It is apparent, therefore, that a need exists for the availability of equipment and procedures which can be used effectively, efficiently and reliably by persons having little or no knowledge of battery technology to adequately recharge flooded deep-cycle lead acid batteries without meaningfully overcharging any one or small group of batteries. Such equipment and procedures, to satisfy that need, should effectively address and conform to the actual recharge and electrolyte stirring needs of a battery or of a defined small group of batteries. The term “defined small group” means a number of batteries, such as those installed in a given electric golf car, which most probably will be of the same age, will have experienced the same usage history, and will have shared the same duty cycle in the interval between last being recharged as a group and the recharge event of interest.
In light of the foregoing, this invention addresses problem situations not heretofore resolved in the art to provide procedures and equipment by which flooded deep-cycle lead acid batteries, individually or in defined small groups, are rechargeable in terms of actual recharge requirements and minimal overcharge processes. The invention applies inflection analysis principles in new ways to customize each battery charging event to the needs of the battery, or battery set, presented to the charger which includes a novel computing and control device. These benefits and advantages are provided and achieved effectively and reliably without calling for any change in how the battery is made or used. Service personnel are required only to connect and to disconnect the charger to and from the battery.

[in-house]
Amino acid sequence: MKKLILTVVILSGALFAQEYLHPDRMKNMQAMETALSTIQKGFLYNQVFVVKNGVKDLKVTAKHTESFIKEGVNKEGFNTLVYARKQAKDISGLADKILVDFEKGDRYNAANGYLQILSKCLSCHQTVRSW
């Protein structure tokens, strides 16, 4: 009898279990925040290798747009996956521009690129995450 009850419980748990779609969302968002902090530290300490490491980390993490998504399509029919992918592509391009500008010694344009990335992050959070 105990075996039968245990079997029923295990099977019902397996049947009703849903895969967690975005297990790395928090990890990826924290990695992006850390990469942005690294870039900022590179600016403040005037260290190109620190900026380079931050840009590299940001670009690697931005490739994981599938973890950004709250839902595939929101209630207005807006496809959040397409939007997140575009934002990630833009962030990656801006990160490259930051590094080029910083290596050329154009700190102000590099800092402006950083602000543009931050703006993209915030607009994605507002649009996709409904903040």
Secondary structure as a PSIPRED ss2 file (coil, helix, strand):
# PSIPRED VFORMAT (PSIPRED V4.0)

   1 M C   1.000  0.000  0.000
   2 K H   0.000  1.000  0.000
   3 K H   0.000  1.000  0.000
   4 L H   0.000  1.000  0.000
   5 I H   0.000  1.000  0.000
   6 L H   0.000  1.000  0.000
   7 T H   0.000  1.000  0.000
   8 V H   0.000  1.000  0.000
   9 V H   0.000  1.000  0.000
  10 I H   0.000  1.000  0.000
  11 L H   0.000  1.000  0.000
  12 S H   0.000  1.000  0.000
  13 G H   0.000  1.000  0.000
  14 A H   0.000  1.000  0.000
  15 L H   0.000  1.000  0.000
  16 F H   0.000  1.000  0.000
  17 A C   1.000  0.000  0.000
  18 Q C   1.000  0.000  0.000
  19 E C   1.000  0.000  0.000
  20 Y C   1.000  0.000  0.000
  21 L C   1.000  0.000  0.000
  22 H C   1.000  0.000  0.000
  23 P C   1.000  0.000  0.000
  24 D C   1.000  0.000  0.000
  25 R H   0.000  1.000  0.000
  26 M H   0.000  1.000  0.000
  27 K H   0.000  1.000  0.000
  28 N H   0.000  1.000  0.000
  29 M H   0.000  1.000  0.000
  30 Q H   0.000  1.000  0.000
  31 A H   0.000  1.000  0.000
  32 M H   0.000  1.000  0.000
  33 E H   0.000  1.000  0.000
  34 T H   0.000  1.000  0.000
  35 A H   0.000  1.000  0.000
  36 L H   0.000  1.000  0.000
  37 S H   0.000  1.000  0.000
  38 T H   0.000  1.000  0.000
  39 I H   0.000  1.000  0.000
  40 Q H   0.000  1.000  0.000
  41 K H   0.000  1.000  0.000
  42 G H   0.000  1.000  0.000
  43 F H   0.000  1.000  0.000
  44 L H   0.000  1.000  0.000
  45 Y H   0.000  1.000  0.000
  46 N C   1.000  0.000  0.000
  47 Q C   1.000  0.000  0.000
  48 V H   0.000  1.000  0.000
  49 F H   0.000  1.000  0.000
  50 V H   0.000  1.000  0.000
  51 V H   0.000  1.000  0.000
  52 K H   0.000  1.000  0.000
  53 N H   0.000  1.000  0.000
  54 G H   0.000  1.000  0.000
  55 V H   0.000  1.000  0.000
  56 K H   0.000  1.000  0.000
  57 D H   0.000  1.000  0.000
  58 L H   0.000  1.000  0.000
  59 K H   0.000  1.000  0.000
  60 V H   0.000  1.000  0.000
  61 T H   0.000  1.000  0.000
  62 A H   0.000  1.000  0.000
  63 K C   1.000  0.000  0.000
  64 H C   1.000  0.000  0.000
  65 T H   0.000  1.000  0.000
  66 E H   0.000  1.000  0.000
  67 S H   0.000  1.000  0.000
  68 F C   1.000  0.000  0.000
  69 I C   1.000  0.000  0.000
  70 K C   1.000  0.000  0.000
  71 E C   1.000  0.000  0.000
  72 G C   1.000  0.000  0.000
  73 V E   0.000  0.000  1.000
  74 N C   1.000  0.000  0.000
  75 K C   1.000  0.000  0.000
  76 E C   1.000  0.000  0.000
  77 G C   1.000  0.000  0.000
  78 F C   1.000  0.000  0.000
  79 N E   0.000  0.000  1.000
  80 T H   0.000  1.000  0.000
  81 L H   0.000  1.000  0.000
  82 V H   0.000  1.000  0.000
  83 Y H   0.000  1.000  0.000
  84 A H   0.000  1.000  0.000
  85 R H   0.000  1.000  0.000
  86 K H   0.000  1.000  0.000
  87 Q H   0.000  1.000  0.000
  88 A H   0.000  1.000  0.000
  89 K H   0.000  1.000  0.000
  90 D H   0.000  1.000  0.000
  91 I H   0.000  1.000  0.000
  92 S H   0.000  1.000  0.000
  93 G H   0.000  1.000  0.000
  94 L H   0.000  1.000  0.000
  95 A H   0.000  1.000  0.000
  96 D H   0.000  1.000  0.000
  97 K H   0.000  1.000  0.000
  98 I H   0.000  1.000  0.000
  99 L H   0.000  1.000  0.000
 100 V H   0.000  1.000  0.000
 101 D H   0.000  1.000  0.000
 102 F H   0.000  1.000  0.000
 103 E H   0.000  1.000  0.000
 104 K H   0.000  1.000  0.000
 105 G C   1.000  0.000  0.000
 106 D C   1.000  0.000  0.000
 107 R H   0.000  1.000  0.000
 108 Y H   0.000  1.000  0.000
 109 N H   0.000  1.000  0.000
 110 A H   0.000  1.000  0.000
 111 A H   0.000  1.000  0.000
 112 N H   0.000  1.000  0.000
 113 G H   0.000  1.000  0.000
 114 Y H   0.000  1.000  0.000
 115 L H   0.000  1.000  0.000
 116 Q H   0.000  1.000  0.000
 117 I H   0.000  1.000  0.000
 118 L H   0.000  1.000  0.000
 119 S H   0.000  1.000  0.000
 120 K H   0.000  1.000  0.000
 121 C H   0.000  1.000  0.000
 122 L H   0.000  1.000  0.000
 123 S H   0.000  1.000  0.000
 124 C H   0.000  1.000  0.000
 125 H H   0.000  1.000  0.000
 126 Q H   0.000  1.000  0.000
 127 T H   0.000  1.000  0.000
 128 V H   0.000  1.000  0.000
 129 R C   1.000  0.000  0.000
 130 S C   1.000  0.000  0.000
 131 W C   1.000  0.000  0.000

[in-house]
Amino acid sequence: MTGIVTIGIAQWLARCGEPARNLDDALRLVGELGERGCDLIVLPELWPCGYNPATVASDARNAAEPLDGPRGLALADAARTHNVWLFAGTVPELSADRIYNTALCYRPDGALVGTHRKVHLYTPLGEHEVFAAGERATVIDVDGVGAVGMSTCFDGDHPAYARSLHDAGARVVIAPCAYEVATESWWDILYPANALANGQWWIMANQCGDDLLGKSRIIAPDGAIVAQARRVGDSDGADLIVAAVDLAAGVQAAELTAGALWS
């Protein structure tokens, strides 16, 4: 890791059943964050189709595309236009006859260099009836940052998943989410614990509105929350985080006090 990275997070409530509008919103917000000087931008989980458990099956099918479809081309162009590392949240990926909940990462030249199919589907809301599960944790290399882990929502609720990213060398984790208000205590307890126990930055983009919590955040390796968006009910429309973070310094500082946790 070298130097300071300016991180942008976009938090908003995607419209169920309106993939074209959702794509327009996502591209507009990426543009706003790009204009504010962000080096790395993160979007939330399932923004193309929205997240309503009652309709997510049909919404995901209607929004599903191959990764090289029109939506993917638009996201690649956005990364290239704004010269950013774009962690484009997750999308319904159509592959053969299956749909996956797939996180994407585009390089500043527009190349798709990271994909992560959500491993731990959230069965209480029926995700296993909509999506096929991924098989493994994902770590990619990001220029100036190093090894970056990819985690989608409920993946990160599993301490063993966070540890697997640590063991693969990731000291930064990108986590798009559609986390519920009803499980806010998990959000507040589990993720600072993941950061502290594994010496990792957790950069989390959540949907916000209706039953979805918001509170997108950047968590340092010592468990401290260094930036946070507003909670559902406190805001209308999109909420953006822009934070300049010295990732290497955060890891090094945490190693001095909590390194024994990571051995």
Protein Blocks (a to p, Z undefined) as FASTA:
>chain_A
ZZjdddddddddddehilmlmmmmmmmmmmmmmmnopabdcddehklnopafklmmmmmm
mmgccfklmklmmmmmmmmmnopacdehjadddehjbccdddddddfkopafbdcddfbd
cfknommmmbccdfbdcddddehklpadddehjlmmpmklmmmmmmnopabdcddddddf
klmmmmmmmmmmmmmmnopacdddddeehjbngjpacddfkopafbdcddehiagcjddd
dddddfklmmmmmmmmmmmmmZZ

Information about recharge requirements is obtained by the charger from the battery itself in the course of the charging process, without reliance upon an ampere hour meter matched to the battery. That is, the charger does not know, and does not need to know, the discharge state of the battery before the recharging process is commenced. The invention is maximally protective of the batteries themselves and can lead to extended battery life.
In terms of procedure, the invention provides a method for charging lead acid batteries. The method includes monitoring the battery voltage during the performance of the process, recording the charging time, and monitoring the charge provided to the battery in ampere hours. The method also includes determining a point in the charging process at which the battery has a charge state having a known relation to a full charge state, and determining the quantity of charging energy deliverable to the battery beyond a point of full charge which is equal to a desired portion of the energy deliverable between commencement of the process and the point at which the battery is fully charged.